The Surprisingly Long and Determined Effort to Create a Literal Flying Tank
The Great War of 1914-1918 has been described as the first “industrial war”, and saw the battlefield debut of a number of advanced weapons, including the aeroplane, poison gas, the tank, the flamethrower, and the submarine. Of these, the tank and the aeroplane would go on to completely revolutionize modern warfare. The post-war years saw great leaps in the development of these technologies as designers sought to create weapons powerful enough to prevent another World War from ever breaking out. Some of these experiments, however, went in rather bizarre directions, and in a curious trend that would make Pimp My Ride’s Xzibit proud, several nations spent a considerable amount of time and effort trying to mash these two very different vehicles together and create a workable flying tank.
While aircraft served in many roles during the Great War, including aerial reconnaissance, ground attack, and air-to-air combat, it was not until after the war that they were seriously considered for transporting troops and equipment to the battlefield or dropping them behind enemy lines. The first nation to experiment with airborne forces was the Soviet Union, which conducted the first military parachute jumps on August 2, 1930 just outside Moscow. By 1941 the Soviet airborne forces had grown to ten brigade-sized corps, but aside from a handful of instances they never jumped into combat and were mostly used as elite ground troops. The first nation to actually use paratroops in combat was Nazi Germany, whose Fallschirmjager were used to great effect during the invasion of Denmark, France, and the Low Countries in the summer of 1940 – and for more on that, please check out our previous video How the Nazis Managed to Capture the World’s Strongest Fortress in Less Than 20 Minutes.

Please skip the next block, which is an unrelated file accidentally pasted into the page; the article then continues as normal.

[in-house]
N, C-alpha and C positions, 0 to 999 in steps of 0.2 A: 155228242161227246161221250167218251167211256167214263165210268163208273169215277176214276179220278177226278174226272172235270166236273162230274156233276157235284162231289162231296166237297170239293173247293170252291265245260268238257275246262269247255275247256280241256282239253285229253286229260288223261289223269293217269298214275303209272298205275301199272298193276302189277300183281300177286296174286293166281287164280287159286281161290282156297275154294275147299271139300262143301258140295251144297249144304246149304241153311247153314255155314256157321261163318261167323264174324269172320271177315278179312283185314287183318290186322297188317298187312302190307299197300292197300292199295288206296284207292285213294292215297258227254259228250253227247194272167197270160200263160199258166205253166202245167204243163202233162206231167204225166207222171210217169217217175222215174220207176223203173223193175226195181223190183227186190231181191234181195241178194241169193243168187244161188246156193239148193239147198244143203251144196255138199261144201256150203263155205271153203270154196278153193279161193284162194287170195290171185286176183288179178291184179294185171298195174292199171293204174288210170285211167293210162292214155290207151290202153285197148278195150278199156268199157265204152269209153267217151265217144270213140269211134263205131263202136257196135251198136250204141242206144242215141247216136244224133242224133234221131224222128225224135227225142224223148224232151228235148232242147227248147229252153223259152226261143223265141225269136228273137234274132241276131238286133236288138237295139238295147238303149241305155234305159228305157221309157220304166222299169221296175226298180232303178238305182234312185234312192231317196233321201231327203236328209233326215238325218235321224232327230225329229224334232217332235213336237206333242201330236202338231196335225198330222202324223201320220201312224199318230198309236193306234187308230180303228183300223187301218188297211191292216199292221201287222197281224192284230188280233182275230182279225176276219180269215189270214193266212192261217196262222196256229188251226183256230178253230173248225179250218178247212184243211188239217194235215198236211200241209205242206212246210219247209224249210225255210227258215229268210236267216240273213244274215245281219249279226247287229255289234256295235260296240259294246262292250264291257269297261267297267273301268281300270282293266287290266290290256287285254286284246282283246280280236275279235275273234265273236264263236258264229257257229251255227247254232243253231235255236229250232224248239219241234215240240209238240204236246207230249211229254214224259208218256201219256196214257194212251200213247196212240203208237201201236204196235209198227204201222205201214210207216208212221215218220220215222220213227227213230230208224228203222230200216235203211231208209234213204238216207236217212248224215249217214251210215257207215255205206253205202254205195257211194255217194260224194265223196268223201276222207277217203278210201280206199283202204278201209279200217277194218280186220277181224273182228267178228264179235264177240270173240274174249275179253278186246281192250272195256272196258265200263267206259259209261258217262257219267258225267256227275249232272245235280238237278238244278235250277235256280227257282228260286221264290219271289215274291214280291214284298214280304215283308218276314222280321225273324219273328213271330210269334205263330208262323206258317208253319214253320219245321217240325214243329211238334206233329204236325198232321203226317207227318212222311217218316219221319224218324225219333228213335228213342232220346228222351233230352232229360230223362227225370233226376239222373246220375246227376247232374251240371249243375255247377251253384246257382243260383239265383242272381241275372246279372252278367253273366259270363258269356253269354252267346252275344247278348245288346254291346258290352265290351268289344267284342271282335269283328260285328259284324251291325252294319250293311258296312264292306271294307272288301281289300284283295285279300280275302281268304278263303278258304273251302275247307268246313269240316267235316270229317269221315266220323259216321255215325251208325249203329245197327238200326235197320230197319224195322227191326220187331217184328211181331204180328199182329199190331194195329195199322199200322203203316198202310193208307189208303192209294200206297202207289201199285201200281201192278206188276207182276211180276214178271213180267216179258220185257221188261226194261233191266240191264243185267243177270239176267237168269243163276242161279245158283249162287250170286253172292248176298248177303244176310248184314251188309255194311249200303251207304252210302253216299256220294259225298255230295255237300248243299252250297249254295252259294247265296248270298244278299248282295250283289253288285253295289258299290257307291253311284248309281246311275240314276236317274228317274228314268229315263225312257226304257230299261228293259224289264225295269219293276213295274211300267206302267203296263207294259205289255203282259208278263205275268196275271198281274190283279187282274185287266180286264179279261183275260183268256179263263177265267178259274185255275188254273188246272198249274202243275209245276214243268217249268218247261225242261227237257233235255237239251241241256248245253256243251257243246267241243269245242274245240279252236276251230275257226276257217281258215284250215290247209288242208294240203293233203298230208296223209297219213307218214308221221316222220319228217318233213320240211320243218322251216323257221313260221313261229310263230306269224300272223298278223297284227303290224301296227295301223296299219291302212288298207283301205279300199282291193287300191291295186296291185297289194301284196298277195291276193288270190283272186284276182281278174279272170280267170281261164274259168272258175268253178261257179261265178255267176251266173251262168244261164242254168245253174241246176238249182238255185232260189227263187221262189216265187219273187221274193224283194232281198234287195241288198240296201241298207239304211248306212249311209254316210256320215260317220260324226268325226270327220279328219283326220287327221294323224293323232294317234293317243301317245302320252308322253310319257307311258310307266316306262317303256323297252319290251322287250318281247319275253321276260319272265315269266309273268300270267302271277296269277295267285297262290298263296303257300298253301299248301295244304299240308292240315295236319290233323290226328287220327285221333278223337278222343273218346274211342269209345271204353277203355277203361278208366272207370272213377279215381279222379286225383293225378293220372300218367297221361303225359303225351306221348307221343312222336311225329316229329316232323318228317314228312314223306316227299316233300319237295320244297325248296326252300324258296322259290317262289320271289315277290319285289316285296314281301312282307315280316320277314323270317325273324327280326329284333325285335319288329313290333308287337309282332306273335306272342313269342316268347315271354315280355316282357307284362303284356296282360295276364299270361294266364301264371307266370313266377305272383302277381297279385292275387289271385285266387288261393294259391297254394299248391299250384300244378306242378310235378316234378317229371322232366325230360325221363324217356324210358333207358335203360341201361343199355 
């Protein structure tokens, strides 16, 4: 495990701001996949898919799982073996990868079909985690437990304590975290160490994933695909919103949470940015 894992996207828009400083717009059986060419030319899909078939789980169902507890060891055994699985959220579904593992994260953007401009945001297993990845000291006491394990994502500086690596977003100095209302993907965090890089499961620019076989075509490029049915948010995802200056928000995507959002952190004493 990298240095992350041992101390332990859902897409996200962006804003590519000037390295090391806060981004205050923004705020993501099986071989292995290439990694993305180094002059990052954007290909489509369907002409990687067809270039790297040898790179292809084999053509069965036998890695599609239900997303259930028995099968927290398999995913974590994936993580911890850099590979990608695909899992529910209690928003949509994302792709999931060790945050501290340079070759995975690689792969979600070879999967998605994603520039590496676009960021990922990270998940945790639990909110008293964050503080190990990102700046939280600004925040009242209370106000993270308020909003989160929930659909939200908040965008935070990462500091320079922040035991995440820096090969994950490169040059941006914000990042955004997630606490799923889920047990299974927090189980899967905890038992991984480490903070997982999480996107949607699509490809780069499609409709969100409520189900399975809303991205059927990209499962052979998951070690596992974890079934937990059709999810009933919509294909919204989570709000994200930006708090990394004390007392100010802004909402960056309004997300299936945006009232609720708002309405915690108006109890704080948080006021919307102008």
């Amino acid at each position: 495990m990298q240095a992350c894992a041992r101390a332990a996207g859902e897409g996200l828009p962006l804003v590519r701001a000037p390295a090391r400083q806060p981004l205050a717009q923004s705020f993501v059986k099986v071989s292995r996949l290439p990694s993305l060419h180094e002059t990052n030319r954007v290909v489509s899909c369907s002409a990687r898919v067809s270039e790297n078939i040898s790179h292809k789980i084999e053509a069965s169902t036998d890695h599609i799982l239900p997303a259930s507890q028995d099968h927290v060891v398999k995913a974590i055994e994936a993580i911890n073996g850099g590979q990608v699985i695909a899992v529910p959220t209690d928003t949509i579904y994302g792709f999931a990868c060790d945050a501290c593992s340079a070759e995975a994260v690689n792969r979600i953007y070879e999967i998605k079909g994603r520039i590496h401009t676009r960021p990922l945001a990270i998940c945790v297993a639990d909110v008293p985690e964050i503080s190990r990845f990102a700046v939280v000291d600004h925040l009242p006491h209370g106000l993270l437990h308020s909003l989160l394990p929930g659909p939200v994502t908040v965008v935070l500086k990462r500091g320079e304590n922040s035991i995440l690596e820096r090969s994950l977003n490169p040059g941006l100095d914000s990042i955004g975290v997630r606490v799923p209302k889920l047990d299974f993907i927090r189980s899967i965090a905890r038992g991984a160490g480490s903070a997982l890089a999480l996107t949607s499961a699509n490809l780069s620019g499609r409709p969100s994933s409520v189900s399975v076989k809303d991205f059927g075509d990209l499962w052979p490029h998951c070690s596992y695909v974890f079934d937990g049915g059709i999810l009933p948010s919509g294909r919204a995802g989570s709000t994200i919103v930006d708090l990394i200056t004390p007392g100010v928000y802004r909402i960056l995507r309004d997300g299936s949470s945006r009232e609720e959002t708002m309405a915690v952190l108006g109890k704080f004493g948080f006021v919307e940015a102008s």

As effective as they were, however, paratroopers suffered from a fundamental weakness. As all their equipment had to be delivered by parachute, airborne troops were perpetually short on ammunition and could not be supplied with vehicles or heavy weapons. This placed them at a significant disadvantage against regular troops – especially those equipped with heavy vehicles like tanks. Parachute drops also tended to scatter paratroops over a wide area, forcing them to waste time regrouping and gathering their equipment before launching an attack. The Germans partially addressed this problem through the use of troop-carrying gliders, which could land a full squad of men and their equipment directly onto the target with pinpoint accuracy. However, early gliders like the DFS 230 were nowhere near large enough to carry even a light utility vehicle – much less a tank – into combat.